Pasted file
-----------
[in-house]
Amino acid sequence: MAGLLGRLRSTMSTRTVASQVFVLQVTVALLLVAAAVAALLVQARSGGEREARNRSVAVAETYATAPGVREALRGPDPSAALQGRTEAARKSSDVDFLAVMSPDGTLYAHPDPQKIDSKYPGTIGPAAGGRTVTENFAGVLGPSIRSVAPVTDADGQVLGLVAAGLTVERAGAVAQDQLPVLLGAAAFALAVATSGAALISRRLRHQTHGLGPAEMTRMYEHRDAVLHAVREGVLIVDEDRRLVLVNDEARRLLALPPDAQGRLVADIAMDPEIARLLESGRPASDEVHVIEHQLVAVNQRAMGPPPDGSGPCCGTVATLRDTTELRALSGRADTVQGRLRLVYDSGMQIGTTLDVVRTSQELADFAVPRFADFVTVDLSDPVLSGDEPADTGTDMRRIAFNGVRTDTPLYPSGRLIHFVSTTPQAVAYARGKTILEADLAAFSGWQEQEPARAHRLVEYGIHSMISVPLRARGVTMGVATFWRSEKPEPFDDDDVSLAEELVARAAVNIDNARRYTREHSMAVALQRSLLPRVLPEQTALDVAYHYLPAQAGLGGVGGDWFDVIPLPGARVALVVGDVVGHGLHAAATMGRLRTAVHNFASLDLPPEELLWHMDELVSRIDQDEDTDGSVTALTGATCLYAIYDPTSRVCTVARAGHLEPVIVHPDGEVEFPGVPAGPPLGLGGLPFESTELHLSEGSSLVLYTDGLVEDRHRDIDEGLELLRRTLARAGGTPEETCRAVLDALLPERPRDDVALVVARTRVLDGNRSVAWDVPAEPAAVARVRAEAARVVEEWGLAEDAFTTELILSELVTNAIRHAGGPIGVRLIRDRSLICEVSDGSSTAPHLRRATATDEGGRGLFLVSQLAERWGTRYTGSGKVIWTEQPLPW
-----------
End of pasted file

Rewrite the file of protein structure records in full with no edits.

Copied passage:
[in-house]
Amino acid sequence: MAGLLGRLRSTMSTRTVASQVFVLQVTVALLLVAAAVAALLVQARSGGEREARNRSVAVAETYATAPGVREALRGPDPSAALQGRTEAARKSSDVDFLAVMSPDGTLYAHPDPQKIDSKYPGTIGPAAGGRTVTENFAGVLGPSIRSVAPVTDADGQVLGLVAAGLTVERAGAVAQDQLPVLLGAAAFALAVATSGAALISRRLRHQTHGLGPAEMTRMYEHRDAVLHAVREGVLIVDEDRRLVLVNDEARRLLALPPDAQGRLVADIAMDPEIARLLESGRPASDEVHVIEHQLVAVNQRAMGPPPDGSGPCCGTVATLRDTTELRALSGRADTVQGRLRLVYDSGMQIGTTLDVVRTSQELADFAVPRFADFVTVDLSDPVLSGDEPADTGTDMRRIAFNGVRTDTPLYPSGRLIHFVSTTPQAVAYARGKTILEADLAAFSGWQEQEPARAHRLVEYGIHSMISVPLRARGVTMGVATFWRSEKPEPFDDDDVSLAEELVARAAVNIDNARRYTREHSMAVALQRSLLPRVLPEQTALDVAYHYLPAQAGLGGVGGDWFDVIPLPGARVALVVGDVVGHGLHAAATMGRLRTAVHNFASLDLPPEELLWHMDELVSRIDQDEDTDGSVTALTGATCLYAIYDPTSRVCTVARAGHLEPVIVHPDGEVEFPGVPAGPPLGLGGLPFESTELHLSEGSSLVLYTDGLVEDRHRDIDEGLELLRRTLARAGGTPEETCRAVLDALLPERPRDDVALVVARTRVLDGNRSVAWDVPAEPAAVARVRAEAARVVEEWGLAEDAFTTELILSELVTNAIRHAGGPIGVRLIRDRSLICEVSDGSSTAPHLRRATATDEGGRGLFLVSQLAERWGTRYTGSGKVIWTEQPLPW